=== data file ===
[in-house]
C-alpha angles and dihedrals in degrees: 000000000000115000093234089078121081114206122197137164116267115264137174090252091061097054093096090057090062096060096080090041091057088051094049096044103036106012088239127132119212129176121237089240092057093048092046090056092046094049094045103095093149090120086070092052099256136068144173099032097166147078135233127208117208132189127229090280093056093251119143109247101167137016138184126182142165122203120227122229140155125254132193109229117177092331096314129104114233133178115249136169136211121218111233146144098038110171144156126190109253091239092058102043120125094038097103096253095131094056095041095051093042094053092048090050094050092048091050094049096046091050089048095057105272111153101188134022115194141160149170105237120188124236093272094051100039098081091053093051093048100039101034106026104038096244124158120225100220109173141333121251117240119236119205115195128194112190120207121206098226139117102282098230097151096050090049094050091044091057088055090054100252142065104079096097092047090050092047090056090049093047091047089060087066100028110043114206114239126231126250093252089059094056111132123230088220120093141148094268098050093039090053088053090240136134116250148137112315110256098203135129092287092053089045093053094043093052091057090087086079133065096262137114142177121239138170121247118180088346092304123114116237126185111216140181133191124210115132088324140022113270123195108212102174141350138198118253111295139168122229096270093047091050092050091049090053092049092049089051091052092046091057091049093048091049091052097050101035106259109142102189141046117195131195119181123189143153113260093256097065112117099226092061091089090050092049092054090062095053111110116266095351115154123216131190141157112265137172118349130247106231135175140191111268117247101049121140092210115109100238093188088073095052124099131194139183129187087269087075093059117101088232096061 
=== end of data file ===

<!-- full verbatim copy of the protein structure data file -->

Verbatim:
[in-house]
C-alpha angles and dihedrals in degrees: 000000000000115000093234089078121081114206122197137164116267115264137174090252091061097054093096090057090062096060096080090041091057088051094049096044103036106012088239127132119212129176121237089240092057093048092046090056092046094049094045103095093149090120086070092052099256136068144173099032097166147078135233127208117208132189127229090280093056093251119143109247101167137016138184126182142165122203120227122229140155125254132193109229117177092331096314129104114233133178115249136169136211121218111233146144098038110171144156126190109253091239092058102043120125094038097103096253095131094056095041095051093042094053092048090050094050092048091050094049096046091050089048095057105272111153101188134022115194141160149170105237120188124236093272094051100039098081091053093051093048100039101034106026104038096244124158120225100220109173141333121251117240119236119205115195128194112190120207121206098226139117102282098230097151096050090049094050091044091057088055090054100252142065104079096097092047090050092047090056090049093047091047089060087066100028110043114206114239126231126250093252089059094056111132123230088220120093141148094268098050093039090053088053090240136134116250148137112315110256098203135129092287092053089045093053094043093052091057090087086079133065096262137114142177121239138170121247118180088346092304123114116237126185111216140181133191124210115132088324140022113270123195108212102174141350138198118253111295139168122229096270093047091050092050091049090053092049092049089051091052092046091057091049093048091049091052097050101035106259109142102189141046117195131195119181123189143153113260093256097065112117099226092061091089090050092049092054090062095053111110116266095351115154123216131190141157112265137172118349130247106231135175140191111268117247101049121140092210115109100238093188088073095052124099131194139183129187087269087075093059117101088232096061 